Integrated Marketing Communications
Integrated Marketing Communications is perfect for students who are interested in majoring at the senior college level in the areas of Public Relations and Reputation Management, Newspaper Management, Broadcast Management or Magazine Publishing.
The student who satisfactorily completes this curriculum is eligible for the Associate of Arts degree. This program is transferable to the University of Mississippi and will lead to the Bachelor of Business Administration degree.
What can I expect from a career in Integrated Marketing Communications?
Advertising, marketing, promotions, public relations, and sales managers coordinate their companies’ market research, marketing strategy, sales, advertising, promotion, pricing, product development, and public relations activities. In small firms the owner or chief executive officer might assume all advertising, promotions, marketing, sales, and public relations responsibilities. In large firms, which may offer numerous products and services nationally or even worldwide, an executive vice president directs overall advertising, marketing, promotions, sales, and public relations policies.
Advertising managers direct a firm’s or group’s advertising and promotional campaign. They can be found in advertising agencies that put together advertising campaigns for clients, in media firms that sell advertising space or time, and in companies that advertise heavily. They work with sales staff and others to generate ideas for the campaign, oversee a creative staff that develops the advertising, and work with the finance department to prepare a budget and cost estimates for the campaign. Often, these managers serve as liaisons between the firm requiring the advertising and an advertising or promotion agency that actually develops and places the ads. In larger firms with an extensive advertising department, different advertising managers may oversee in-house accounts and creative and media services departments.
Marketing managers work with advertising and promotion managers to promote the firm’s or organization’s products and services. With the help of lower level managers, including product development managers and market research managers, marketing managers estimate the demand for products and services offered by the firm and its competitors and identify potential markets for the firm’s products. Marketing managers also develop pricing strategies to help firms maximize profits and market share while ensuring that the firms’ customers are satisfied. In collaboration with sales, product development, and other managers, they monitor trends that indicate the need for new products and services and they oversee product development.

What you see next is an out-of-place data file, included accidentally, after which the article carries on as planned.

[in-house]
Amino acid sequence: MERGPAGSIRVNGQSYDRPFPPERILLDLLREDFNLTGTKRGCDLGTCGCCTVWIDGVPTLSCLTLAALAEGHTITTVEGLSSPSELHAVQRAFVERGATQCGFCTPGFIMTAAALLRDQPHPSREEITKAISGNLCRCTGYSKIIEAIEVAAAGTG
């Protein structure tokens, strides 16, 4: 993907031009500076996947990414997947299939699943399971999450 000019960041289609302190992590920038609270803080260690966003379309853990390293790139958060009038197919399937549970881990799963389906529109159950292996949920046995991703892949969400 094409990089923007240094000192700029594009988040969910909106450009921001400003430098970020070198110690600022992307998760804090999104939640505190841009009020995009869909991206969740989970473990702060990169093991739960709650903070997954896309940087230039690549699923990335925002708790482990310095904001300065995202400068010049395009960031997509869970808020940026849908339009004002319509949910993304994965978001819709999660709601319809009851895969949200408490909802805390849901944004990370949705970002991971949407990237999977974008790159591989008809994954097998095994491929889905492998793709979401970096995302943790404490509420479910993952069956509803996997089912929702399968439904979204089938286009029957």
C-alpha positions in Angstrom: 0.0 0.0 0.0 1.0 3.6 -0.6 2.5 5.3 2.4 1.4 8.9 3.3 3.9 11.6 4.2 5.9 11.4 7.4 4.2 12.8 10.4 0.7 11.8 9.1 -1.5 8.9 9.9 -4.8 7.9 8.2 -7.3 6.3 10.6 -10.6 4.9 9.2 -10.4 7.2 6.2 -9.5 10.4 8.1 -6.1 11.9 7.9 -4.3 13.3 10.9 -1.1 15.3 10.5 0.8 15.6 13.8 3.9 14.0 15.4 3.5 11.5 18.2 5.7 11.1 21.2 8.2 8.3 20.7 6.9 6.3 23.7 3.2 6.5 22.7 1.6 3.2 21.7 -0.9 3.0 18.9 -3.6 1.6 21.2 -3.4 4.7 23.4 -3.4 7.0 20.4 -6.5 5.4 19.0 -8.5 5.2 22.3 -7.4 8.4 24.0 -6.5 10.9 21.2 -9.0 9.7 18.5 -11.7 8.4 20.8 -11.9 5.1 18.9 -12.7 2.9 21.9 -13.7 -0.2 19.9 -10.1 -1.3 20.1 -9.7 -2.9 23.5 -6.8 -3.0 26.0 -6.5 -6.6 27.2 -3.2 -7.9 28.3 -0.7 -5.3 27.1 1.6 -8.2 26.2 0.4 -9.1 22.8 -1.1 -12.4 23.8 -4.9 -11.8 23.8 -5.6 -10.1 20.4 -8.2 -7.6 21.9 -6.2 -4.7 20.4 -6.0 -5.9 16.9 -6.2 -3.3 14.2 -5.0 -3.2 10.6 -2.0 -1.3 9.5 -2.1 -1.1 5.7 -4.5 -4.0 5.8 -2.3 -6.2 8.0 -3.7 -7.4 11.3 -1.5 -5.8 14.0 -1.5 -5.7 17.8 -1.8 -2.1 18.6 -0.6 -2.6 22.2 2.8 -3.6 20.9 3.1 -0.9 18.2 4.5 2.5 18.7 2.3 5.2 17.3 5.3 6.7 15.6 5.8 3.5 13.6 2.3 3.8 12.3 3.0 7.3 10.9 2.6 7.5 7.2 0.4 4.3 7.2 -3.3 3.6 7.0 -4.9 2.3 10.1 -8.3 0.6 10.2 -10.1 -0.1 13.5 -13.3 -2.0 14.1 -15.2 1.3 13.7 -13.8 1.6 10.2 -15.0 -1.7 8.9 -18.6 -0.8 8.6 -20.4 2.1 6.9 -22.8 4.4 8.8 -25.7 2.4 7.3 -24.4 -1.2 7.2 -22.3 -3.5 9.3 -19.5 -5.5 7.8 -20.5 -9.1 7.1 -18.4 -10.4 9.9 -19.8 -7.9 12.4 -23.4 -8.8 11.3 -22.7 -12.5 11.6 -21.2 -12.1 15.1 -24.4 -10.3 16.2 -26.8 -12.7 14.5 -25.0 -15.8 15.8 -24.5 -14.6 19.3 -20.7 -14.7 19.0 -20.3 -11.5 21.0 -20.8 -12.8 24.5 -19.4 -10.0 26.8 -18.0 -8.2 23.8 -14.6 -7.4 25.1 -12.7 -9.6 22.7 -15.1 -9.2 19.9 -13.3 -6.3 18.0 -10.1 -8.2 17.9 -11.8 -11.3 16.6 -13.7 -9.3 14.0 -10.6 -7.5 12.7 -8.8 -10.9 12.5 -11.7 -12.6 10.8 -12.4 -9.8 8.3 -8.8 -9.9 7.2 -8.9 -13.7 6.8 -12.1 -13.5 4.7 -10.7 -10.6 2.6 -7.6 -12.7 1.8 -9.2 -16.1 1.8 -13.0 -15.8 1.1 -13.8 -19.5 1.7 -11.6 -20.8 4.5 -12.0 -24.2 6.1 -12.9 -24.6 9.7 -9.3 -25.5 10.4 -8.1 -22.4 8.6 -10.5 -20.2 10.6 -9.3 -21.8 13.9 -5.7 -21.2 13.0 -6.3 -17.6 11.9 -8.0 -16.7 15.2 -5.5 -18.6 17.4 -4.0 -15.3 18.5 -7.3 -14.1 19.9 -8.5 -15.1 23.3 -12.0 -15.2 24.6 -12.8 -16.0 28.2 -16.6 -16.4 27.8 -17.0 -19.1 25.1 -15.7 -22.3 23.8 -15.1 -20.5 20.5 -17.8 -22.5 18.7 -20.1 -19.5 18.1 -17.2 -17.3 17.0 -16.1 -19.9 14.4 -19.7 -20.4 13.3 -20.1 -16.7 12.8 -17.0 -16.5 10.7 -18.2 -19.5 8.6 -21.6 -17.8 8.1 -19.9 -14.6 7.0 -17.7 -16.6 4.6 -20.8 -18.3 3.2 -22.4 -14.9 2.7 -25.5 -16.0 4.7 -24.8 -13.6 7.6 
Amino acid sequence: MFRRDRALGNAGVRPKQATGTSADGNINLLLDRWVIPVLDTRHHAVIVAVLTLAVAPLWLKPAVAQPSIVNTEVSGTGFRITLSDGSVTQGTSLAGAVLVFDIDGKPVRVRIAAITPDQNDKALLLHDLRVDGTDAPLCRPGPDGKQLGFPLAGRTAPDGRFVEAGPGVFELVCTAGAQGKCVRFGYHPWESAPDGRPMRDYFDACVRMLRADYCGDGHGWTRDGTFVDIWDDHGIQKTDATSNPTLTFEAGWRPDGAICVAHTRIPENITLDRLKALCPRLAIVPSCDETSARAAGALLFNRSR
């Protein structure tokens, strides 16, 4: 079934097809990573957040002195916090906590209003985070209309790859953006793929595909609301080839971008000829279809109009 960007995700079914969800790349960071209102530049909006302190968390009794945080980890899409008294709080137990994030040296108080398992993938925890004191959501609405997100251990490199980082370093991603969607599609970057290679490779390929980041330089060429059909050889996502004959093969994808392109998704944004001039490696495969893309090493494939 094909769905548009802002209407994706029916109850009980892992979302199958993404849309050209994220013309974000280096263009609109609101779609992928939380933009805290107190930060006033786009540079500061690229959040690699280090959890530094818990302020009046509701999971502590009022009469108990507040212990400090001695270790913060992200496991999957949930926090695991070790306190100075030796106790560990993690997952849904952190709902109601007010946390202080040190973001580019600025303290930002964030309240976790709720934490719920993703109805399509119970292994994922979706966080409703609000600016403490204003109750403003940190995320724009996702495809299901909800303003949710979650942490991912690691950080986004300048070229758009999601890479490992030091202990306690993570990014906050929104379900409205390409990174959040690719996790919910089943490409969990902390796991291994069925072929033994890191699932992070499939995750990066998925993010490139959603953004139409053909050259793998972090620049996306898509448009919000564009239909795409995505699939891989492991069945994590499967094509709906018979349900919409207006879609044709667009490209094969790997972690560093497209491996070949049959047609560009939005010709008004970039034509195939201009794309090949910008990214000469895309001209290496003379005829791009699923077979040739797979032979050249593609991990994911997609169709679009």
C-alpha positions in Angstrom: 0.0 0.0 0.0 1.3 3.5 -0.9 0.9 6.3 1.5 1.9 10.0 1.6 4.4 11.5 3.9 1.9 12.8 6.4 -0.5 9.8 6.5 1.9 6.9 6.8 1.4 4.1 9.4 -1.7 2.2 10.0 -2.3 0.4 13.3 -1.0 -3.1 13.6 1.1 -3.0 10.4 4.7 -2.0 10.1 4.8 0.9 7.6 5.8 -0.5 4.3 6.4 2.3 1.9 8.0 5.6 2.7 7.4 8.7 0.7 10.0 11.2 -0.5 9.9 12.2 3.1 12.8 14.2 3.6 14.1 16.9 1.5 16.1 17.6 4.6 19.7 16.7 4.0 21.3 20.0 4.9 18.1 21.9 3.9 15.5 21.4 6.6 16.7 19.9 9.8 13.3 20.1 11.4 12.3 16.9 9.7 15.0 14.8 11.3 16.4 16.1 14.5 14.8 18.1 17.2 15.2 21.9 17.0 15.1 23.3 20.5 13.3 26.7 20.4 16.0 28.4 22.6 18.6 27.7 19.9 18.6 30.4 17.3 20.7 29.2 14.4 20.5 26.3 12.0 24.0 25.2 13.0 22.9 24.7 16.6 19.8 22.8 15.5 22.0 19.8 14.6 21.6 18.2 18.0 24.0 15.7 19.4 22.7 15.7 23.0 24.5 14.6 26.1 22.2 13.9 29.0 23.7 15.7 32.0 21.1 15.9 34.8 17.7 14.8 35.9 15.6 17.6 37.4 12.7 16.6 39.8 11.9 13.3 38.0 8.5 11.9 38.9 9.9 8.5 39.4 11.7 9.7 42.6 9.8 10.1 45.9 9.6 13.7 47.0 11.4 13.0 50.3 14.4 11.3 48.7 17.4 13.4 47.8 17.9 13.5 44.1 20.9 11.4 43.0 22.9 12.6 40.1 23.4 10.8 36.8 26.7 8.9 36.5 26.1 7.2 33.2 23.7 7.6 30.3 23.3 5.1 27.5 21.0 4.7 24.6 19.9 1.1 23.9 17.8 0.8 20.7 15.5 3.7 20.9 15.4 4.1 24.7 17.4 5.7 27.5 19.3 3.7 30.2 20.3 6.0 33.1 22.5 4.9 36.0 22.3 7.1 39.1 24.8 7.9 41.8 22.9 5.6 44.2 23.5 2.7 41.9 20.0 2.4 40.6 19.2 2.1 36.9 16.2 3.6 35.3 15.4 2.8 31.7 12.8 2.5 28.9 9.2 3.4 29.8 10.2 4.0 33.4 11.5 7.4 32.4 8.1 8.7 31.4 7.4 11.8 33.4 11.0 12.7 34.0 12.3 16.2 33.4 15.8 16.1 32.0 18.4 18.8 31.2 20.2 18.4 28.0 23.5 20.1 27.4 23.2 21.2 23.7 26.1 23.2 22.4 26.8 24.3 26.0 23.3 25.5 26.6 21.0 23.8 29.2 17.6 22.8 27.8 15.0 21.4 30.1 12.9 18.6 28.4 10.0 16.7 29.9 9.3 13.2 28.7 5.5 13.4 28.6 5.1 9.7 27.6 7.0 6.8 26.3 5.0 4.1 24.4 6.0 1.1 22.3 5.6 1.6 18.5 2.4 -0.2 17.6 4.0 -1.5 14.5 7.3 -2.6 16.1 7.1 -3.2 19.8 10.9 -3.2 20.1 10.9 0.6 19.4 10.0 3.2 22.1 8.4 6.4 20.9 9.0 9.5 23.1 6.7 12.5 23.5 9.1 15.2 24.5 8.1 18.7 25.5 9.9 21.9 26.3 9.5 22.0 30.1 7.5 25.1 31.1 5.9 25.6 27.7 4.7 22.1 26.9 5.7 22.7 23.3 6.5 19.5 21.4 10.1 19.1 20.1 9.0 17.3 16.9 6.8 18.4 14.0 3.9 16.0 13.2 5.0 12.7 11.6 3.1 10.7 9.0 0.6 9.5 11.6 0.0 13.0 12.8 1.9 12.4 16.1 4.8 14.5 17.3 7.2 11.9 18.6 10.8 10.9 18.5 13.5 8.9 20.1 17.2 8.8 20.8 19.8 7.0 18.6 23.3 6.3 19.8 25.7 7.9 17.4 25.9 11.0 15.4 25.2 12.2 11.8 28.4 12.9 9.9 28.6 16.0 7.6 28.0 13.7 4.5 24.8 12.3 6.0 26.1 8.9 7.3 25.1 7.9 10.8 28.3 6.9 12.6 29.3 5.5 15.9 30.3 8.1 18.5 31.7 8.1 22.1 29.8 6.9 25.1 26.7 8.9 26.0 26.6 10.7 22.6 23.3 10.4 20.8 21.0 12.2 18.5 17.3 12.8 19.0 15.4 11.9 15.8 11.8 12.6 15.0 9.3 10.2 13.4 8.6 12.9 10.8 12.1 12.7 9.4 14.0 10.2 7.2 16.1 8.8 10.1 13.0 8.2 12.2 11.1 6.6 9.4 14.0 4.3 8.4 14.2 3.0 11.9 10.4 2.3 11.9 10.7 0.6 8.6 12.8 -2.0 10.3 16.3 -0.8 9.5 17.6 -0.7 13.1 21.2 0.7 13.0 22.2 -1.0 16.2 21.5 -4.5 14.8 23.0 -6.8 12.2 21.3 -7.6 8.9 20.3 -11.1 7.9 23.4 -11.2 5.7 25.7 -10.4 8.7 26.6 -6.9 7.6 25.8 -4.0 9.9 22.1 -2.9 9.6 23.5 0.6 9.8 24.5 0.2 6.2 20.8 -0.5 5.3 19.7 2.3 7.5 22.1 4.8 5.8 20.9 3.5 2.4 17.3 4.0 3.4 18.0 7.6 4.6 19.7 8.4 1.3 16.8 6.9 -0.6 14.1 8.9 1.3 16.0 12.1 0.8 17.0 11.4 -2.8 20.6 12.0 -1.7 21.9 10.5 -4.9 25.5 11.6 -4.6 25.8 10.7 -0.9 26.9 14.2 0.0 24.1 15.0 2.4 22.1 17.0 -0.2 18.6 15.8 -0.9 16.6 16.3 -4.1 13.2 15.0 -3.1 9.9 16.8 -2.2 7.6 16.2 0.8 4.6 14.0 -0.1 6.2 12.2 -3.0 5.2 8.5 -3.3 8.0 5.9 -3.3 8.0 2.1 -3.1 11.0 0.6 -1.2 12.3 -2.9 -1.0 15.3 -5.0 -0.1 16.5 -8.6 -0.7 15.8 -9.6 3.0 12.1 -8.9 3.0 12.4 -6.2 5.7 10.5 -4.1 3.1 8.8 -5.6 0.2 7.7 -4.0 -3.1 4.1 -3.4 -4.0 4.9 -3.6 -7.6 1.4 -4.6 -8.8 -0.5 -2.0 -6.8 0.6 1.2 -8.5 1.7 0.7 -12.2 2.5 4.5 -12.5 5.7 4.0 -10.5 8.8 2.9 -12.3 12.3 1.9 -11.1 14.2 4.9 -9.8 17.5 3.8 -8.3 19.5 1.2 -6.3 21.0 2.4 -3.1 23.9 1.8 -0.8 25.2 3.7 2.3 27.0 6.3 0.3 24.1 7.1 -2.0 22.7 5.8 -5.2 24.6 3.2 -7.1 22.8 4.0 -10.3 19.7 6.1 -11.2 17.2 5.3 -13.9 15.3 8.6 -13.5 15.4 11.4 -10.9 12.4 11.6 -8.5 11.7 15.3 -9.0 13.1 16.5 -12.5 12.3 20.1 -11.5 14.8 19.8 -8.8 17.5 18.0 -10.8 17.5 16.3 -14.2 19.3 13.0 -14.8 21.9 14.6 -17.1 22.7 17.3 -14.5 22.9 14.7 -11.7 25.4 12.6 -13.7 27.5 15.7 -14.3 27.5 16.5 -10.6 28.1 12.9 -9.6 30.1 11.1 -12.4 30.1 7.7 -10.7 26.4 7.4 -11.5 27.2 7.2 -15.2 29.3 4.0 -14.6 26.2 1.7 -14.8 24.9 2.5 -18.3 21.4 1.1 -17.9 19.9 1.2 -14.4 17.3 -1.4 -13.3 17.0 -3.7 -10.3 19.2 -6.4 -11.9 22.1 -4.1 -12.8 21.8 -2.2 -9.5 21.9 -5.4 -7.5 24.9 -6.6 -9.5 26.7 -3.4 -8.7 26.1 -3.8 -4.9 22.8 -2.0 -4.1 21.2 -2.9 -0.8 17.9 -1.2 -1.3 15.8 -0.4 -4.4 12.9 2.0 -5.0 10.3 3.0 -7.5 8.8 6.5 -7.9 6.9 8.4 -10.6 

Promotions managers direct promotions programs that combine advertising with purchasing incentives to increase sales. Often, the programs are executed through the use of direct mail, inserts in newspapers, Internet advertisements, in-store displays, product endorsements, or other special events. Purchasing incentives may include discounts, samples, gifts, rebates, coupons, sweepstakes, and contests.
The media director oversees planning groups that select the communication medium—for example, radio, television, newspapers, magazines, the Internet, or outdoor signs—that will disseminate the advertising. Public relations managers plan and direct public relations programs designed to create and maintain a favorable public image for the employer or client. For example, they might write press releases or sponsor corporate events to help maintain and improve the image and identity of the company or client. They also help to clarify the organization’s point of view to their main constituency. They observe social, economic, and political trends that might ultimately affect the firm, and they make recommendations to enhance the firm’s image on the basis of those trends. Public relations managers often specialize in a specific area, such as crisis management, or in a specific industry, such as healthcare.
For marketing, sales, and promotions management positions, employers often prefer a bachelor’s or master’s degree in business administration with an emphasis on marketing. Courses in business law, management, economics, accounting, finance, mathematics, and statistics are advantageous. In addition, the completion of an internship while the candidate is in school is highly recommended. In highly technical industries, such as computer and electronics manufacturing, a bachelor’s degree in engineering or science, combined with a master’s degree in business administration, is preferred.
For degree plans go to myNWCC and click on the Degree Plans tab.